With demand growing for blood tests that can reveal who may have already been exposed to the COVID-19 coronavirus, researchers at Sinai Health’s Lunenfeld-Tanenbaum Research Institute in Toronto are tailoring a robotic system to process such tests on a massive scale.
If samples can be gathered in sufficient number, the platform could offer the quickest route to answering key questions about the extent of the pandemic in Canada and potentially determine who is already immune to the novel coronavirus after having suffered only a mild or asymptomatic case of COVID-19.
“We could run 10,000 samples per day,” said Anne-Claude Gingras, a senior investigator at the institute and co-leader of the effort. “So this really would enable us to profile big numbers of patients.”
Dr. Gingras added that the ability to handle so many tests at once would also allow for a single patient’s sample to be tested several times, providing more confidence in the result than could be obtained from a one-time use commercial test kit.
The need for more testing capacity has been an issue since cases of COVID-19 began appearing in significant numbers in Canada. In general, a higher priority has been placed on tests that can determine if someone is actively infected with the coronavirus and therefore likely to be infectious based on the presence of viral genetic material in the patient’s samples.
But health officials and epidemiologists say there is also a growing requirement for serological tests that require only a drop of blood and that can reveal if someone has had COVID-19 at some point in the past. These kinds of tests are sensitive to the antibodies that the immune system produces in response to a viral attack, which are expected to linger for many months after the virus itself has been cleared from the body.
If made both reliable and widely available, such tests could be used to identify who has already had the coronavirus. The test may also indicate that someone has immunity from the coronavirus, but that depends on whether the antibodies that are detected are an effective deterrent against reinfection. In that case, large-scale testing would provide insights into the changing level of immunity within the general population.
“We want to measure, with thousands of samples, what’s happening over time,” said Jim Woodgett, the institute’s director.
The arrival of the new platform could prove crucial while efforts to make commercial serological tests more widely available in Canada remain in a regulatory holding pattern.
At latest count, Health Canada has received 16 applications from companies looking to have serological tests approved, but none has yet been reviewed.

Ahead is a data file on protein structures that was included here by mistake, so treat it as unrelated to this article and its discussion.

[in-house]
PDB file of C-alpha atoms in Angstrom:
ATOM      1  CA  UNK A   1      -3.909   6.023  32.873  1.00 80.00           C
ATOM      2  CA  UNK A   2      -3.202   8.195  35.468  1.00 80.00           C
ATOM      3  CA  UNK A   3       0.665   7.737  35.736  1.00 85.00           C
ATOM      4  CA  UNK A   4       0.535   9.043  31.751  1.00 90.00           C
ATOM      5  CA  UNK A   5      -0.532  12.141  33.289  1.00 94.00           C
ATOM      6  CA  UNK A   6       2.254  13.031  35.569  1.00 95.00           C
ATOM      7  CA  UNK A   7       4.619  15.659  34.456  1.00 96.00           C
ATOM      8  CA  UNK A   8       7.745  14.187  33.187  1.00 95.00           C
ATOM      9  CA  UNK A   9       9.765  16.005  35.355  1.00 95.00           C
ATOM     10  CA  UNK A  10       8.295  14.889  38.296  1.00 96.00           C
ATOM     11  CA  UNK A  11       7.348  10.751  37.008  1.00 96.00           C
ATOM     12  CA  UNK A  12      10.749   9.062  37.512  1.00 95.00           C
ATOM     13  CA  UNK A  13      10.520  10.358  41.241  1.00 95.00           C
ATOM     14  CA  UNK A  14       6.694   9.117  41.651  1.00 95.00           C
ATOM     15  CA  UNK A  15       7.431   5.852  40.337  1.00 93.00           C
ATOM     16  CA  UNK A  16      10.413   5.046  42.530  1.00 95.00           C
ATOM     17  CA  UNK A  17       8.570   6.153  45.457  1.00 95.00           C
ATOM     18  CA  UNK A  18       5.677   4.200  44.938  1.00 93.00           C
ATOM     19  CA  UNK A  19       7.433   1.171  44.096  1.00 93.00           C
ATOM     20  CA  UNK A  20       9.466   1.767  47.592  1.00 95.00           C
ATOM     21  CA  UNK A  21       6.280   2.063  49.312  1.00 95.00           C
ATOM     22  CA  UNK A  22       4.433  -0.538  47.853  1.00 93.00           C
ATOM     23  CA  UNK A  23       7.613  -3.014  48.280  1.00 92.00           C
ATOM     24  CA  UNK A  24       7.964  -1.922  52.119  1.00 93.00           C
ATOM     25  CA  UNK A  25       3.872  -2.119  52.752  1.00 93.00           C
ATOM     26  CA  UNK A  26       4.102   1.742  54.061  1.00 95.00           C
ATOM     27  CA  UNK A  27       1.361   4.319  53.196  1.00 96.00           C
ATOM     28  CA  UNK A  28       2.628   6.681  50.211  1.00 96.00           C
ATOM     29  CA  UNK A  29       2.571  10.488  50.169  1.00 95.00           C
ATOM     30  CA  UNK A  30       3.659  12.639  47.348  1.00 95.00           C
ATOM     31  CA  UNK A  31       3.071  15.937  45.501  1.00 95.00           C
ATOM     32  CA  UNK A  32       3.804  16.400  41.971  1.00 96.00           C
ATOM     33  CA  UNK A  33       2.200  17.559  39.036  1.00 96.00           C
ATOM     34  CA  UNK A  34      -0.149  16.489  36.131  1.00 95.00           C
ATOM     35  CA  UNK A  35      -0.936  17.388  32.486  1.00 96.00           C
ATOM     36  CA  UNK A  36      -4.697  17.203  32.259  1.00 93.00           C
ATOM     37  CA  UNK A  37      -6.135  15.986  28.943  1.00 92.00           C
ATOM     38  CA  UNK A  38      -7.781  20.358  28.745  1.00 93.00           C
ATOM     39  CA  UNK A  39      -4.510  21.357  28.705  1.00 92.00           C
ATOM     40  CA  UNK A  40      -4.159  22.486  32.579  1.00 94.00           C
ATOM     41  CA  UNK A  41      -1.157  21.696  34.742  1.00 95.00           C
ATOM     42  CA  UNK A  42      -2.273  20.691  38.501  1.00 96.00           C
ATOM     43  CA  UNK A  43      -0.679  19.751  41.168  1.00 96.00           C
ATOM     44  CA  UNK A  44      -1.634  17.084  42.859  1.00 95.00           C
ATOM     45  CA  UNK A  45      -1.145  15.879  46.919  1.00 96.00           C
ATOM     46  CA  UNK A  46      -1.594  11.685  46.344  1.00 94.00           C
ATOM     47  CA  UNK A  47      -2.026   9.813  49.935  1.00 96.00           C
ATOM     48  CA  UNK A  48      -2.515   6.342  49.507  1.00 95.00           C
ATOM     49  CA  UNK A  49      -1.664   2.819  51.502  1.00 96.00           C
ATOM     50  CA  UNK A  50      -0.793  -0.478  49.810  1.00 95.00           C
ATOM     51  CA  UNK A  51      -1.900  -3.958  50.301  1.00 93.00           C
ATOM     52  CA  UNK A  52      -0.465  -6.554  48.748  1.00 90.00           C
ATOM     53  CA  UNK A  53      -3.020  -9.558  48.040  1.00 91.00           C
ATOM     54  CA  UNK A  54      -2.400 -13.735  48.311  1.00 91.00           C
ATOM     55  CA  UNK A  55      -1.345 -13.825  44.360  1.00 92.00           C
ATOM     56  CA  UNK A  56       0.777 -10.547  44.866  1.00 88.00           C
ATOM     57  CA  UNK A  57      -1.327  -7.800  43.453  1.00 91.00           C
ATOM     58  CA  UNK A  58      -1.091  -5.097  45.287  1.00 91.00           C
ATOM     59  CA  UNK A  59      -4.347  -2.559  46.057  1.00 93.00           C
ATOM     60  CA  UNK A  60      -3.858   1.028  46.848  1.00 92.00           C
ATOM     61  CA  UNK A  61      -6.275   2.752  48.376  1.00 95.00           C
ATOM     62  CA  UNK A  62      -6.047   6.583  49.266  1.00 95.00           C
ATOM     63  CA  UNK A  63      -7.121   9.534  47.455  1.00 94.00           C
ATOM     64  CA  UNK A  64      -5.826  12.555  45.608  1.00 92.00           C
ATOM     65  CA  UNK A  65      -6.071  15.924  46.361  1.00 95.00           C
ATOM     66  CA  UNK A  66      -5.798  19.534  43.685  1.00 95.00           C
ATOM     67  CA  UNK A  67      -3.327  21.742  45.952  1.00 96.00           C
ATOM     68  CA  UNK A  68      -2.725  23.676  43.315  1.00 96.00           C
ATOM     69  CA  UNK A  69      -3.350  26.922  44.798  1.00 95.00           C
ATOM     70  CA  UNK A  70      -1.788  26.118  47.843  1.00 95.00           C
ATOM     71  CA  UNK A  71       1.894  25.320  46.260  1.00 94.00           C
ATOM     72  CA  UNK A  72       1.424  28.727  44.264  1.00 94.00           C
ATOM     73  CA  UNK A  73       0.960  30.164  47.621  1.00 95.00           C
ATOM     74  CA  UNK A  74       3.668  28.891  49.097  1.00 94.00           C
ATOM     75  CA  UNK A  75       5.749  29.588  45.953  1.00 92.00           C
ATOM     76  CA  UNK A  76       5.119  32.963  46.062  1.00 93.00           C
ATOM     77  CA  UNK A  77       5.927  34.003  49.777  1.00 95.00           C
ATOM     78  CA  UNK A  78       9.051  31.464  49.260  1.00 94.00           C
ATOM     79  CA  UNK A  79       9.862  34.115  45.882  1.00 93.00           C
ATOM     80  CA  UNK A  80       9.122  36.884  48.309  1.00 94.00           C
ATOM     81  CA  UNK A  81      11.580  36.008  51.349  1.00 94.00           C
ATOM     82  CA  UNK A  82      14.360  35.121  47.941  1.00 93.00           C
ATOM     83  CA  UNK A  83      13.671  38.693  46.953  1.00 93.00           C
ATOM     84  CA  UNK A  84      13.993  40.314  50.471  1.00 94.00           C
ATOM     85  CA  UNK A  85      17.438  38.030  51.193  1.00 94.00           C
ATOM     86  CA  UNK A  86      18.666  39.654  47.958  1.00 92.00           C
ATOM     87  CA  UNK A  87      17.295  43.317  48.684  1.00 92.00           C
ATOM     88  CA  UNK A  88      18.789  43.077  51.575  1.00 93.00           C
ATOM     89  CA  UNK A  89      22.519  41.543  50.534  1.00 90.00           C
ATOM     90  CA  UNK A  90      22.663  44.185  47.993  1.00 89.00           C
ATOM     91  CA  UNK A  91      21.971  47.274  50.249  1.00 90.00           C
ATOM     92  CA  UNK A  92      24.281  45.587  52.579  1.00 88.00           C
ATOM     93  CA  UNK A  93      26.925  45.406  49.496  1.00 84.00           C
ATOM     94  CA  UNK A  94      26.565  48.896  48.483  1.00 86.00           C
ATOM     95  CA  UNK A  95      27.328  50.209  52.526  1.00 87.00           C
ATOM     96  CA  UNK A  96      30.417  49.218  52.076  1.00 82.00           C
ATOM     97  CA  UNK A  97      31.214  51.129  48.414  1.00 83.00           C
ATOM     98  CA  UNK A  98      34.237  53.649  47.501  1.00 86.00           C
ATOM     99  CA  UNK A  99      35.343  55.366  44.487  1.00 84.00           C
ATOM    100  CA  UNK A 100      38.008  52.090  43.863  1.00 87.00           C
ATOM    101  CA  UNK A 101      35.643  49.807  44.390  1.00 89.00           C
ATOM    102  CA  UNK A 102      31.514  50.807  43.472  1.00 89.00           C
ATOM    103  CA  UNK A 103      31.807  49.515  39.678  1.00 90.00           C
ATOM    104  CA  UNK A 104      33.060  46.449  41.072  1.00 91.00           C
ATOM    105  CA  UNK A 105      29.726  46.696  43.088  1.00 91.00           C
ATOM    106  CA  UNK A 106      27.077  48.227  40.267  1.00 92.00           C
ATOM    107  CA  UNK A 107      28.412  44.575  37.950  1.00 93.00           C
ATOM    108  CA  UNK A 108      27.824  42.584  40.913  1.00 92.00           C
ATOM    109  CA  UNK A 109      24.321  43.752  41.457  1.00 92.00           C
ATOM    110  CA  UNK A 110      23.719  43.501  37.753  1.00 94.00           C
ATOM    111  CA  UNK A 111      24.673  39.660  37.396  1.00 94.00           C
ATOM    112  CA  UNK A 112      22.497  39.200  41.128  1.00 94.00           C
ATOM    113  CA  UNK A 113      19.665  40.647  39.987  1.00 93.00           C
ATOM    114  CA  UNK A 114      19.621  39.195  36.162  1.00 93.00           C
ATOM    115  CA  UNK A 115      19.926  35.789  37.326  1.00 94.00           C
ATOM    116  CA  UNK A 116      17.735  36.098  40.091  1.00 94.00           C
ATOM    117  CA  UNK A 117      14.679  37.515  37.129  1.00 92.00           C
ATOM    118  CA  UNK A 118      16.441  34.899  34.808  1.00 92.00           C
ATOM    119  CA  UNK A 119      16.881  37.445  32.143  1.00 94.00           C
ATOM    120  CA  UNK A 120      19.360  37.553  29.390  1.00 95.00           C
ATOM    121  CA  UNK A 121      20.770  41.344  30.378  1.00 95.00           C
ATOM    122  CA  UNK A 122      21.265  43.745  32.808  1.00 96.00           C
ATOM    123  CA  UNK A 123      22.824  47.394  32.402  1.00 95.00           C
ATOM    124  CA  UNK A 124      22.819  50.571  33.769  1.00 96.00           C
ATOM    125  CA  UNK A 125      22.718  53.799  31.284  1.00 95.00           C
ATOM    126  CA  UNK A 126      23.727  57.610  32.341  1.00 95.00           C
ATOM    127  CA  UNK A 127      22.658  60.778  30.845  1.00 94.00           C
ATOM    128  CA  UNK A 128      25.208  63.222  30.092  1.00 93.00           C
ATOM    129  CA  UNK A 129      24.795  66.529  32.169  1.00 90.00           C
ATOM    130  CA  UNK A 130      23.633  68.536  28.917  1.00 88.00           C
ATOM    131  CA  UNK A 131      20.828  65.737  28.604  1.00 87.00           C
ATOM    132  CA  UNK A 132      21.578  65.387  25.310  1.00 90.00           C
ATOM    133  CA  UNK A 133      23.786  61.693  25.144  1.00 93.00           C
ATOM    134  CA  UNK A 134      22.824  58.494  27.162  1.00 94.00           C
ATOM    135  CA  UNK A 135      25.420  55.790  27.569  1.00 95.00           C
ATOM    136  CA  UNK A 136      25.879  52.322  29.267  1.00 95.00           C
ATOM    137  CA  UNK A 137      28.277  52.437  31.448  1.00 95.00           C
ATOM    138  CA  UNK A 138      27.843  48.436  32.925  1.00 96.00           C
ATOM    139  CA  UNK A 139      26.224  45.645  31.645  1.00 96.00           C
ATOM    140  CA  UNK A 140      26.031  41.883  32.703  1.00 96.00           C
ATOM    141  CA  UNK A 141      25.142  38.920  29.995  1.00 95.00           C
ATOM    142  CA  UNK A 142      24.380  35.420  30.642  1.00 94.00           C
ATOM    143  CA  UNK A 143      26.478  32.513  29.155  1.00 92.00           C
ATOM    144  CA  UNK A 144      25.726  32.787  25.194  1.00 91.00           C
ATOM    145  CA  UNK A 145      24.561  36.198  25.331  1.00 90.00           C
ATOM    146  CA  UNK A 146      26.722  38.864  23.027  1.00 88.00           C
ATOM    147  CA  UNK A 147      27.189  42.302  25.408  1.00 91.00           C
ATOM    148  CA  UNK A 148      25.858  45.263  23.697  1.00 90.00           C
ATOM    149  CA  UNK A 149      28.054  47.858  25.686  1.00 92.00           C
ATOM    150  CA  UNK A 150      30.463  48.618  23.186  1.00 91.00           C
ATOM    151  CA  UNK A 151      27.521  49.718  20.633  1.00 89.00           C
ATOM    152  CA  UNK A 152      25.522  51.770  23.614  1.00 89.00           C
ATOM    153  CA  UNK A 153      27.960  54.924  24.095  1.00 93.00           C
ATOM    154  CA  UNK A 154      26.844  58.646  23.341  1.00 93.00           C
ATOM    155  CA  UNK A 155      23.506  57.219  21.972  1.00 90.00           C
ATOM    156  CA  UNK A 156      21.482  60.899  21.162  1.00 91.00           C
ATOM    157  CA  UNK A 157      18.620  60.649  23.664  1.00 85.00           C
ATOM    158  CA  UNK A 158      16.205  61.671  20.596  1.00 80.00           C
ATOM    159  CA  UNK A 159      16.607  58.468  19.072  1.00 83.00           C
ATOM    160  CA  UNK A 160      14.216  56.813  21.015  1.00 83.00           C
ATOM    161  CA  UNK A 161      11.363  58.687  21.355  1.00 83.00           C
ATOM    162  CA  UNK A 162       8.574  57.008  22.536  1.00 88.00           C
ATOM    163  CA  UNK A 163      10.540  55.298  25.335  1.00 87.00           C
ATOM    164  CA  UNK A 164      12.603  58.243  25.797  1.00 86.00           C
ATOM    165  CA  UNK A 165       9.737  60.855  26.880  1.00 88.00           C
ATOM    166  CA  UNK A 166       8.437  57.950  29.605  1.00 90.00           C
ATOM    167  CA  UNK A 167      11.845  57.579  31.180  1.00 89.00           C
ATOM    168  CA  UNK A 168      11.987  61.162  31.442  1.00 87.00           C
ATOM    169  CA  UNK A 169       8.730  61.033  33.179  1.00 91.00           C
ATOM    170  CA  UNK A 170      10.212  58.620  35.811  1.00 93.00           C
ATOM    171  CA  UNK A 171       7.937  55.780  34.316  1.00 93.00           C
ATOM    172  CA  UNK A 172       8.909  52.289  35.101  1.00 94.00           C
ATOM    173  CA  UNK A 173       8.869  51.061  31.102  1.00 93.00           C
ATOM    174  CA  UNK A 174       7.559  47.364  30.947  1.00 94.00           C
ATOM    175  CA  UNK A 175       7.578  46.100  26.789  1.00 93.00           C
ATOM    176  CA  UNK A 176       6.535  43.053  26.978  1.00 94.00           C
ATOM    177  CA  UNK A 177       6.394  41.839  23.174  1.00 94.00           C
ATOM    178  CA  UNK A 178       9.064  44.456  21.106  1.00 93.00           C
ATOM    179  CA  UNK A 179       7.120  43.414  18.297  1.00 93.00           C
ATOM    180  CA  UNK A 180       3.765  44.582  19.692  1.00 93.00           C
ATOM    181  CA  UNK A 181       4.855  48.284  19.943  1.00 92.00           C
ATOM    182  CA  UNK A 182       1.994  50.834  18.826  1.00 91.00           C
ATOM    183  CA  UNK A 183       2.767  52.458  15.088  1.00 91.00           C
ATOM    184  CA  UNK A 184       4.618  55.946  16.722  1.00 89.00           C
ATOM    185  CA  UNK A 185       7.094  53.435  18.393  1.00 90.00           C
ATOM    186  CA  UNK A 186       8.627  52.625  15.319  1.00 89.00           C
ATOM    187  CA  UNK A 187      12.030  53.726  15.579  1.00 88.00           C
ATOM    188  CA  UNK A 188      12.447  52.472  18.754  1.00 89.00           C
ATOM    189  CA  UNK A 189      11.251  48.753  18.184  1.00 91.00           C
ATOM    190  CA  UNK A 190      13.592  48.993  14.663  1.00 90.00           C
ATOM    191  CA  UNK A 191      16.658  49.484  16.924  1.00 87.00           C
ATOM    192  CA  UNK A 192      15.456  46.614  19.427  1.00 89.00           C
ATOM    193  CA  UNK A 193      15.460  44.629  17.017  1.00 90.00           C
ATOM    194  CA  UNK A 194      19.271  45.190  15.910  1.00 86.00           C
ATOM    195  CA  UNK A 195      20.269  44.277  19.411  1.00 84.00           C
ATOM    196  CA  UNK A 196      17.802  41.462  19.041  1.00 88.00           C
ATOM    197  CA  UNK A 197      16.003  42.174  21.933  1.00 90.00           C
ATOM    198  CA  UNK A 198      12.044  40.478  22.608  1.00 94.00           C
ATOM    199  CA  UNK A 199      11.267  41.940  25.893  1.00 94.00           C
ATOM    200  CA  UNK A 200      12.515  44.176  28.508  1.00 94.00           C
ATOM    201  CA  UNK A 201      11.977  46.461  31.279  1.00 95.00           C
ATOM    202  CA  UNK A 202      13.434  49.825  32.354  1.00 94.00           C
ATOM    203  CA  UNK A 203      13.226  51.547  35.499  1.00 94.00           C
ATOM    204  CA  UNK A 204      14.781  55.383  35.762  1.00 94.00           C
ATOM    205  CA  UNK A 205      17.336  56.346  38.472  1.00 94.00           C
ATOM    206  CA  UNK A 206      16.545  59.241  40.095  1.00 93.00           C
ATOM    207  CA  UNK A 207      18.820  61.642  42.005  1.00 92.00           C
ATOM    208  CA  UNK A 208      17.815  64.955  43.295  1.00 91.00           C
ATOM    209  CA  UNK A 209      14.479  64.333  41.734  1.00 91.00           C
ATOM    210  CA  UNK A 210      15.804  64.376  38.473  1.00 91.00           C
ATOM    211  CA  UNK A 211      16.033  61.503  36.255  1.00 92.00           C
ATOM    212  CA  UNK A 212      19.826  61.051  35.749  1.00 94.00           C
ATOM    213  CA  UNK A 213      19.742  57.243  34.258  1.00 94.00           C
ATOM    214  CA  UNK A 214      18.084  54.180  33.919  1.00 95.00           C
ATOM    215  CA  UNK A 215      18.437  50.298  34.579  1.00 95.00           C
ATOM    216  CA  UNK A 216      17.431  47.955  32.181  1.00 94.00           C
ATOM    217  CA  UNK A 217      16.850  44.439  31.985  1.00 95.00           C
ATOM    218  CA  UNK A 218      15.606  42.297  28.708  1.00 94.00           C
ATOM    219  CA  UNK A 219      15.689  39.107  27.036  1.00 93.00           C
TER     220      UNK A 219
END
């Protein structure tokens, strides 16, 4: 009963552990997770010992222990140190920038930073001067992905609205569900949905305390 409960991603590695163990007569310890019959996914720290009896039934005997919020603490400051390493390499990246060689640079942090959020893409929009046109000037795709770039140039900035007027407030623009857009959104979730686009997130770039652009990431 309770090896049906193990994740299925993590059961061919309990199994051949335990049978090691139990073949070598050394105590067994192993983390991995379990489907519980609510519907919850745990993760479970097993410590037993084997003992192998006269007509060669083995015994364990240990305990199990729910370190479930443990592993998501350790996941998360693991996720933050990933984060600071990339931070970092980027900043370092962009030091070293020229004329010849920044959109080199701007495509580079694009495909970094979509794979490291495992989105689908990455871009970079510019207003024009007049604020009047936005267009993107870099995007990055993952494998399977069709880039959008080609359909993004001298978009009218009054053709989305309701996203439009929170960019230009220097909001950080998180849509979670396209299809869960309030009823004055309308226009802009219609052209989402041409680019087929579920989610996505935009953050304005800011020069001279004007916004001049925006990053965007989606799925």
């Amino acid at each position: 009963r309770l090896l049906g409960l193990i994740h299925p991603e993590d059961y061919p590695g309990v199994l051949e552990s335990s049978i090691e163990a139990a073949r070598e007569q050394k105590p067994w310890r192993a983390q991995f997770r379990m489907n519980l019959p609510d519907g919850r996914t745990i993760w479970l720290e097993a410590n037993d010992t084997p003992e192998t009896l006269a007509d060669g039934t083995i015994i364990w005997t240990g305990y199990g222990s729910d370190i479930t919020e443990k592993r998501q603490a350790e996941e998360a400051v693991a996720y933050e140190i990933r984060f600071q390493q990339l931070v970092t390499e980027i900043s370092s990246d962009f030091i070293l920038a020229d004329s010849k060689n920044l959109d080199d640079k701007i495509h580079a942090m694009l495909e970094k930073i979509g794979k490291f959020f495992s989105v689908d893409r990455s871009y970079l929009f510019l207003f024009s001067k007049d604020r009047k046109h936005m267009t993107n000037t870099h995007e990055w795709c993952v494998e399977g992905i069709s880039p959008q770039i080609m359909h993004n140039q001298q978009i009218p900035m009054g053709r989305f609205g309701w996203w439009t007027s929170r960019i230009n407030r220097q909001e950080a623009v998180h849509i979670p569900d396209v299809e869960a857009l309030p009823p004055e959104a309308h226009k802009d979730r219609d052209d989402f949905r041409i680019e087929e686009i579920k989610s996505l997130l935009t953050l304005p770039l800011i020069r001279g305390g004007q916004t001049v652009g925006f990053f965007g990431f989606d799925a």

Vivian Zhang, a sales specialist with one of the applicants, Biogate Laboratories Ltd. of Burnaby, B.C., said the company is hoping for approval of its made-in-Canada serological test that provides a simple yes or no to the presence of antibodies within five to 10 minutes. The test can be used either by individual consumers or by health clinics and labs.
She added the company is now providing additional information in response to questions from Health Canada.
“We hope Health Canada can approve it as soon as possible as the situation in Canada continues to be urgent,” Ms. Zhang said.
In a statement, Health Canada said it is working with researchers at the National Microbiology Laboratory in Winnipeg, among others, “so that we can have confidence in the test results."
Serological tests are now being used in China and Singapore. On Thursday, the U.S. Food and Drug Administration approved a serological test made by Cellex, a North Carolina-based biotech company, for use in the United States.
Where the Sinai Health effort differs from commercial test suppliers is in its potential to provide a view of infection rates within a large group of subjects over time. Because it employs a robotic system, it can ensure consistent specimen handling and quality control while cutting down on the supplies and staff resources needed to survey a large group of subjects.
The platform’s most important raw material is a large supply of coronavirus proteins, which are used to detect when COVID-19 antibodies are present in blood samples. The proteins were purified by University of Toronto biochemist James Rini, who specializes in coronaviruses.
Dr. Gingras said she hopes the robotic system will be used first in a cohort study of Toronto area health-care workers organized by the University Health Network. Known as the RESPECT study, the goal of the project is to detect asymptomatic cases of COVID-19 among a population of about 3,000 health workers, many of whom are highly likely to have been exposed to the virus.
Deepali Kumar, a clinician with the Toronto General Hospital Research Institute, said the serological testing would add valuable data to the study, and potentially provide some assurance to those who are wondering if they are at risk of contracting the virus.
“I think if we could tell health-care workers that they have antibodies and so have already been exposed, it might give some peace of mind that they won’t bring home a virus to their families,” Dr. Kumar said.
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